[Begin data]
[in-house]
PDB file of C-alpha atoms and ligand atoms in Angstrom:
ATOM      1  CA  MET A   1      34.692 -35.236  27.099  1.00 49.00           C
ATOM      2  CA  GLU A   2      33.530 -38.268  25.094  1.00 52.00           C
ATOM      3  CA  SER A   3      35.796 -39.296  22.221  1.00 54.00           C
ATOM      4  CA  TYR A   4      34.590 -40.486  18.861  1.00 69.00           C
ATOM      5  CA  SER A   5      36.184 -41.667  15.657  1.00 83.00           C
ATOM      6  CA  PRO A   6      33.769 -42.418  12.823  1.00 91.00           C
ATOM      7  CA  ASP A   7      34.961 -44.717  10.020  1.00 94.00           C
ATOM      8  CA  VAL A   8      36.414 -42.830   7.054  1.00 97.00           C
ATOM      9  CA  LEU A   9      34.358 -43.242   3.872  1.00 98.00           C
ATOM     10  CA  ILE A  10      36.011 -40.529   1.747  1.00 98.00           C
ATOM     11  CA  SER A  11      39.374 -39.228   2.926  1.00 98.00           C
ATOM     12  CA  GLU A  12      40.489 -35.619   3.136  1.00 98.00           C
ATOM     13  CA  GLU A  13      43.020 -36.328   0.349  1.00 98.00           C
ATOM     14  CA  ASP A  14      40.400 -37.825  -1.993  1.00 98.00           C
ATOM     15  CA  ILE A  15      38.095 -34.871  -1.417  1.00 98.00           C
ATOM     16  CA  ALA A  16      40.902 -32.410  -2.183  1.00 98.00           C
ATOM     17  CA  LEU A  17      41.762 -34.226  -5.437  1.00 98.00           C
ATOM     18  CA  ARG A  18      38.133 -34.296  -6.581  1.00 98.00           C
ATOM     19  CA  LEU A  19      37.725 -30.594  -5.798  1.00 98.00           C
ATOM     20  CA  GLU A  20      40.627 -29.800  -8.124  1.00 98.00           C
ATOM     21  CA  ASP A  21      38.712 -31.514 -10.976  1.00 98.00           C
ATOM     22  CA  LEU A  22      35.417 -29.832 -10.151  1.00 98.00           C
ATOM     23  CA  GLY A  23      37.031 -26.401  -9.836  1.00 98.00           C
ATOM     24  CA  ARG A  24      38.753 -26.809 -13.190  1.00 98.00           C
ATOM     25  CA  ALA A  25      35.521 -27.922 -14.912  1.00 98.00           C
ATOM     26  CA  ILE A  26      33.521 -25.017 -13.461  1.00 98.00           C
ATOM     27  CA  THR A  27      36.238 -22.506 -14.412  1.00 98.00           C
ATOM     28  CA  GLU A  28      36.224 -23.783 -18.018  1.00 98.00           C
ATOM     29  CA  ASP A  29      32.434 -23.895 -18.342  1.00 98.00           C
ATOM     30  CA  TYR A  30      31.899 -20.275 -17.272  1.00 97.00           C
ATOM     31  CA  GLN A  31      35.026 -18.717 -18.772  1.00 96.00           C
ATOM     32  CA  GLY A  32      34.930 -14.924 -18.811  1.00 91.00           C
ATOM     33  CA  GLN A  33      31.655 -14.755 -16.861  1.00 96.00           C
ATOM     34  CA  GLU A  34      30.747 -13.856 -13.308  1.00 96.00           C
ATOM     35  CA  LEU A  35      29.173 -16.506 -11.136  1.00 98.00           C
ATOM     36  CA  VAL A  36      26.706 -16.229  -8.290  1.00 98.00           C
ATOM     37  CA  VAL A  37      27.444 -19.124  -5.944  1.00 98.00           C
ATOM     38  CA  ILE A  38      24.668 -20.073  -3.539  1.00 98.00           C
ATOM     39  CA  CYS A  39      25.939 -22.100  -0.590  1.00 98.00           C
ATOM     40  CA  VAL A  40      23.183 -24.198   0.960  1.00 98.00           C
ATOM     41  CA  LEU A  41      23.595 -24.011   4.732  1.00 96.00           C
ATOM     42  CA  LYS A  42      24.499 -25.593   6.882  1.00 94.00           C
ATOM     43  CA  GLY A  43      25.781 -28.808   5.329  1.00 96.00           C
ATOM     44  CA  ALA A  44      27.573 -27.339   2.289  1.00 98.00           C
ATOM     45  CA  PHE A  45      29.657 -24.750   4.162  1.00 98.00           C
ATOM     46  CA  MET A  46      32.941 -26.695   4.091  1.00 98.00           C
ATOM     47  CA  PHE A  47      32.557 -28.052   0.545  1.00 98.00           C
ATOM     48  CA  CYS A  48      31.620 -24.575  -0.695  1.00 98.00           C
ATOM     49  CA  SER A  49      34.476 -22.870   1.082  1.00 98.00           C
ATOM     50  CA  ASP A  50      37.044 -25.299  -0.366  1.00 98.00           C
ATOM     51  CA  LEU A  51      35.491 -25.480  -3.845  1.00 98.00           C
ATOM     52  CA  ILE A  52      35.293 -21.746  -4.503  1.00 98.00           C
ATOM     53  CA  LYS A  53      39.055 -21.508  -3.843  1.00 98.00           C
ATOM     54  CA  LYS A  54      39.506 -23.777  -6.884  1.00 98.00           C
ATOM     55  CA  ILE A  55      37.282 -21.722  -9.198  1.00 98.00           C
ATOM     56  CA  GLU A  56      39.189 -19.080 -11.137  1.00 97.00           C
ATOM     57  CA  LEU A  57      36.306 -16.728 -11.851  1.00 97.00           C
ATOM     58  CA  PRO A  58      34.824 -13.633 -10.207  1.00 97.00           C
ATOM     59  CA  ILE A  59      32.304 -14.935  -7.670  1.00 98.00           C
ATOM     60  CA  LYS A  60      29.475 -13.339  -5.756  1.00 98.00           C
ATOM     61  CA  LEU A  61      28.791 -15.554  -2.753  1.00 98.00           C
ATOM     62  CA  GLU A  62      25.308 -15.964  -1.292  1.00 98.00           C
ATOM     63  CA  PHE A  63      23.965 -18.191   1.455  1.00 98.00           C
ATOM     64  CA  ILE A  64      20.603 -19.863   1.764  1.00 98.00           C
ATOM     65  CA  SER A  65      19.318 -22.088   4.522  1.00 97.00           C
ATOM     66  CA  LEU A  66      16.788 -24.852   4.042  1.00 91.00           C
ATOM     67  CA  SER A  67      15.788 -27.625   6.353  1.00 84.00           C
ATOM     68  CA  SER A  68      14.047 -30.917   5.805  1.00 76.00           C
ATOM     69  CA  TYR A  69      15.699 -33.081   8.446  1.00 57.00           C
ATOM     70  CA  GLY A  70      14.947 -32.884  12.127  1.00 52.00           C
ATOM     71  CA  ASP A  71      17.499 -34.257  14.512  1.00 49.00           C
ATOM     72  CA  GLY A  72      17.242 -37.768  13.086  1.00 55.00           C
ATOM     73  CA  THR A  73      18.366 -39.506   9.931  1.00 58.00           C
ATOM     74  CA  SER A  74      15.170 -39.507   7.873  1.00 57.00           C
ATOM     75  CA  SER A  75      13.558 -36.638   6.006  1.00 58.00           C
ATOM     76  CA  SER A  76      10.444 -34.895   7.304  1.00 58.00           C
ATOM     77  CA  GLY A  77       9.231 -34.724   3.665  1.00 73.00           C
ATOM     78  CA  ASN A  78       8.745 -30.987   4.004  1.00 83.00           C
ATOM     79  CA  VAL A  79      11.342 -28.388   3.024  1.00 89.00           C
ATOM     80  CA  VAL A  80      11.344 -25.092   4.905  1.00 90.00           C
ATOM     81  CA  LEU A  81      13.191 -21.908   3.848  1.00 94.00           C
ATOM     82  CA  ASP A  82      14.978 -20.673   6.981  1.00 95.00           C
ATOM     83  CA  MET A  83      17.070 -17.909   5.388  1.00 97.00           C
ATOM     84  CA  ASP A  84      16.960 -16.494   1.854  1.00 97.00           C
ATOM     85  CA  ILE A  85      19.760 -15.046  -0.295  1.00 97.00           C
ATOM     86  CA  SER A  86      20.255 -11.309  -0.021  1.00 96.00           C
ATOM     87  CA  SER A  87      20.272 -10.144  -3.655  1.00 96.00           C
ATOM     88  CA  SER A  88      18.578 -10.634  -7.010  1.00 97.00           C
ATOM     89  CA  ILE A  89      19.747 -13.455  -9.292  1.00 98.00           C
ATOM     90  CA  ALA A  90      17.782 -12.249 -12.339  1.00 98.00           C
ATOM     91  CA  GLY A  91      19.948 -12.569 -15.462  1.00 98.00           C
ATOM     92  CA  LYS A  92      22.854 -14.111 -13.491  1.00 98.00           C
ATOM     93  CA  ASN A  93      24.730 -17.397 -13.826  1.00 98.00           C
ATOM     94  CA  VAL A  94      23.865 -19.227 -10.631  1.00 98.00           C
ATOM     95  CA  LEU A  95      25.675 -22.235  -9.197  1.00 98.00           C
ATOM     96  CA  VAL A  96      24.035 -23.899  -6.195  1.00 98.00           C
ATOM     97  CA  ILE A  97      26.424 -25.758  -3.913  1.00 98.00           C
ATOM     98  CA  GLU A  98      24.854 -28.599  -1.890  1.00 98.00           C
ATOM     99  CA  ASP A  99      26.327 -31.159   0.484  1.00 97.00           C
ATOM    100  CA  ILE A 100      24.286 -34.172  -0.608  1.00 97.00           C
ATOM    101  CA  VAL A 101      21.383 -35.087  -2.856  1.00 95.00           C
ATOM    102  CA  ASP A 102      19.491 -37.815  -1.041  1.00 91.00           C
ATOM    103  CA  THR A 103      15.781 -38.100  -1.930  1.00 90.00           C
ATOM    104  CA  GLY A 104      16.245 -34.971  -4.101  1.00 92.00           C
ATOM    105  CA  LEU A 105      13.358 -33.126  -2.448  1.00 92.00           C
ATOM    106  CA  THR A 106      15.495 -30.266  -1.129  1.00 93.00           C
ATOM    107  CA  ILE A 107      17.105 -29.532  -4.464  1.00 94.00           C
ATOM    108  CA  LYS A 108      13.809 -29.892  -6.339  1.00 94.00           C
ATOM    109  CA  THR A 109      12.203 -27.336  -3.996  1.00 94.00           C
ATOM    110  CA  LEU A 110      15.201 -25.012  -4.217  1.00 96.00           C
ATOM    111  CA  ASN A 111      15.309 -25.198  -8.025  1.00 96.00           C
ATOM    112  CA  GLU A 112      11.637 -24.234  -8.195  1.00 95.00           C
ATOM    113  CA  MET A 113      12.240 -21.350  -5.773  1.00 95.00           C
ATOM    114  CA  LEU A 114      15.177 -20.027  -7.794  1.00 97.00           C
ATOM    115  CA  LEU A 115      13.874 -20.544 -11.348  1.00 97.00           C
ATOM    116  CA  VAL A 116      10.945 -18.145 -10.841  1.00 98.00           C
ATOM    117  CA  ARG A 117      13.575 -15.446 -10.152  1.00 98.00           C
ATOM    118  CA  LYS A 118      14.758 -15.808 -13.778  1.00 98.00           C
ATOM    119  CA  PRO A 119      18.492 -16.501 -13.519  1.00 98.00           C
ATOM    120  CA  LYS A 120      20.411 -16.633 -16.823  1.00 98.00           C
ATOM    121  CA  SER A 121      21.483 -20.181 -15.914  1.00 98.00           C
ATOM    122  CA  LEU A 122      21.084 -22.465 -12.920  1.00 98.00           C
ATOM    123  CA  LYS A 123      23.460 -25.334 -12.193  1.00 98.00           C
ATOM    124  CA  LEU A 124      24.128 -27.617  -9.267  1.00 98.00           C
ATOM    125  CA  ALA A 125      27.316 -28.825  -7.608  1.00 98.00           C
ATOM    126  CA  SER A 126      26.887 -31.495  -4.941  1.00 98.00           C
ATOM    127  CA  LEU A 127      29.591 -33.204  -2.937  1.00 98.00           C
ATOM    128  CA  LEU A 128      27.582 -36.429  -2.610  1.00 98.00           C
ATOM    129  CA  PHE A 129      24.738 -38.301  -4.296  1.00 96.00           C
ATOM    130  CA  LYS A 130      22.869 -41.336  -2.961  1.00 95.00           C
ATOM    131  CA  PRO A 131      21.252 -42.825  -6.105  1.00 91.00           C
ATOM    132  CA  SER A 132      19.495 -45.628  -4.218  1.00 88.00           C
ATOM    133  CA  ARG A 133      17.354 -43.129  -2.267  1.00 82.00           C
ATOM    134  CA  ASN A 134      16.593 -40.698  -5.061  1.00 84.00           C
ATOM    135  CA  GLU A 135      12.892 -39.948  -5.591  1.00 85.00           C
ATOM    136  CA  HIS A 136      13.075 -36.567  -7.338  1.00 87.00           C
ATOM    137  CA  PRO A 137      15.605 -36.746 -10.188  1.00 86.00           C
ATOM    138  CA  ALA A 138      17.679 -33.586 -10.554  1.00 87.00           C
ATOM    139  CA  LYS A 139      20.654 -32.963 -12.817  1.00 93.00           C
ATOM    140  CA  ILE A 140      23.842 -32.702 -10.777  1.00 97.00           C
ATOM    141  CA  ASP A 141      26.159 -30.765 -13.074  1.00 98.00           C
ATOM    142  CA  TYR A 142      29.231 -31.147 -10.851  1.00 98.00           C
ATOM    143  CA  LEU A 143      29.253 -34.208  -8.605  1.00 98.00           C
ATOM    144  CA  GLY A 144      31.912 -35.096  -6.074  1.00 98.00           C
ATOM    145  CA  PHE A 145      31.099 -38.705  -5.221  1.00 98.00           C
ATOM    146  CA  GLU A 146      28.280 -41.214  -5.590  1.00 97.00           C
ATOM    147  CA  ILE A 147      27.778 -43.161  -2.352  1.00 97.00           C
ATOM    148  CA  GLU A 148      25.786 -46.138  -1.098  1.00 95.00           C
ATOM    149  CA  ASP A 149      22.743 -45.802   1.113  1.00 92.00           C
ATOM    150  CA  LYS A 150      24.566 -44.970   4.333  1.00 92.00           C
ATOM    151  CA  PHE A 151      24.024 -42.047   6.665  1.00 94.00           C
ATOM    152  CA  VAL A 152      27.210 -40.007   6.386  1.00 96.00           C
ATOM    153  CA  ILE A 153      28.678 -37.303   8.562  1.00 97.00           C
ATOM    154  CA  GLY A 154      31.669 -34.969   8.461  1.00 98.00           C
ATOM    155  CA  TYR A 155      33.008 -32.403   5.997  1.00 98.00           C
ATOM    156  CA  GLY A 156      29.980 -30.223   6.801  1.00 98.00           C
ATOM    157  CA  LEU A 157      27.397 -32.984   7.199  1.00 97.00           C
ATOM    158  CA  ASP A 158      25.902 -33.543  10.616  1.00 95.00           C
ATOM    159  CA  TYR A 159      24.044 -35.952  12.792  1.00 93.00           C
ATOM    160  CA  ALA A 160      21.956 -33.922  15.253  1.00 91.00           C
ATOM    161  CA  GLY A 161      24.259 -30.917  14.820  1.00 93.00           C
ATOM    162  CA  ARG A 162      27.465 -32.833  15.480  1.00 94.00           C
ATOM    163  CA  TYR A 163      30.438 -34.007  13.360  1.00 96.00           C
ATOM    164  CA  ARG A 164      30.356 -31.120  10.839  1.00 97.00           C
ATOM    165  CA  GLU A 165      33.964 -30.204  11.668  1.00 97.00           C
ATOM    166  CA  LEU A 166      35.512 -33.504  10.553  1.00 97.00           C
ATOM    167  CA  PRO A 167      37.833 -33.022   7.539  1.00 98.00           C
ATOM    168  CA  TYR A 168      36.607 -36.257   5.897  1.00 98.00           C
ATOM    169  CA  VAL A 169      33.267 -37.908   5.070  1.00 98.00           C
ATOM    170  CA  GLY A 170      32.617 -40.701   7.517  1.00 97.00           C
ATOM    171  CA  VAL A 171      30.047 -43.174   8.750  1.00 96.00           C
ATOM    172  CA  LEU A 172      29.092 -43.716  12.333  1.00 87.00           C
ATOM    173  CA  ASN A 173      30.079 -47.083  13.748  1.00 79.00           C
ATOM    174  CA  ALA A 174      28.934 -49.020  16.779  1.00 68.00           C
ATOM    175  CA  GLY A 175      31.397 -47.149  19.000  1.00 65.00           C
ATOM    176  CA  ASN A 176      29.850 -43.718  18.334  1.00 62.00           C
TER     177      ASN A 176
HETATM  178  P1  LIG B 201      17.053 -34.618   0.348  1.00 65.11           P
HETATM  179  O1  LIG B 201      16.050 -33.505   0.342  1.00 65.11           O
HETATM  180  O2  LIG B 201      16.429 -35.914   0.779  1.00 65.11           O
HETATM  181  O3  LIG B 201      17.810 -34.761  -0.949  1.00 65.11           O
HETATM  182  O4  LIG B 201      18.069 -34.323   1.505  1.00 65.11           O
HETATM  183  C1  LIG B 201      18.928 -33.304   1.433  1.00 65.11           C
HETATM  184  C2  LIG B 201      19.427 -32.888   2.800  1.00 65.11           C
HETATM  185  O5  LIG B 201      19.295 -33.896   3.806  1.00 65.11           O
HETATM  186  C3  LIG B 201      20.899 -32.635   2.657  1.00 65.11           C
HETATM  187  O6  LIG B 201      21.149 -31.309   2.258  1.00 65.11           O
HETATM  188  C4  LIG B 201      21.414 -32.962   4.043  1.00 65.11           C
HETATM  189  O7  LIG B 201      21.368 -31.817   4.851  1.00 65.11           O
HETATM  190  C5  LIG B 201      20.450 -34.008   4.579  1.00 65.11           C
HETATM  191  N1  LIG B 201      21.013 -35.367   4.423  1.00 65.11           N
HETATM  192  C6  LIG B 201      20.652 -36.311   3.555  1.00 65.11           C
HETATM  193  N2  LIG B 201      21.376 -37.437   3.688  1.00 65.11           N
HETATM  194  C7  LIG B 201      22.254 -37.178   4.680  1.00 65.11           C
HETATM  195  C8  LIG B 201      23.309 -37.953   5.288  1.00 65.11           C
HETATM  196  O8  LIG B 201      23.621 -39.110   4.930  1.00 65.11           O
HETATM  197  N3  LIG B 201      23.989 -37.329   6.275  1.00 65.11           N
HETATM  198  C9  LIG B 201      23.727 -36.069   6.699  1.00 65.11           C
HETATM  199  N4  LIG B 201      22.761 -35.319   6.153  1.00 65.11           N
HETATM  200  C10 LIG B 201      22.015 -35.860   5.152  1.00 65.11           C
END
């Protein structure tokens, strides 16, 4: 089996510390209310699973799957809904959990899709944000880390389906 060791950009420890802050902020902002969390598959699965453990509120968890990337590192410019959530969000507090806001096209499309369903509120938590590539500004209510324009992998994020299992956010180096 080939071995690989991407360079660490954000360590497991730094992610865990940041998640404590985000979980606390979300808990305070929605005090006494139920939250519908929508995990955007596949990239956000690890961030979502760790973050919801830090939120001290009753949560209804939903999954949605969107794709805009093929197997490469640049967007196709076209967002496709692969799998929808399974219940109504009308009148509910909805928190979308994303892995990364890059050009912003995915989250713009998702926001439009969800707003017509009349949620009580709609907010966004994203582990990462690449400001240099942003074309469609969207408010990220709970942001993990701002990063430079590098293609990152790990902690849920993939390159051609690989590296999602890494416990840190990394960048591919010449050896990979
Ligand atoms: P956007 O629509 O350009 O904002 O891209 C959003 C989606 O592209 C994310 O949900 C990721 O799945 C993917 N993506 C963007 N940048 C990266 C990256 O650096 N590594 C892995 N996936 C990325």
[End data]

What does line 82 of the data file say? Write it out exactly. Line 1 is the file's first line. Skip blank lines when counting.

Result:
ATOM     80  CA  VAL A  80      11.344 -25.092   4.905  1.00 90.00           C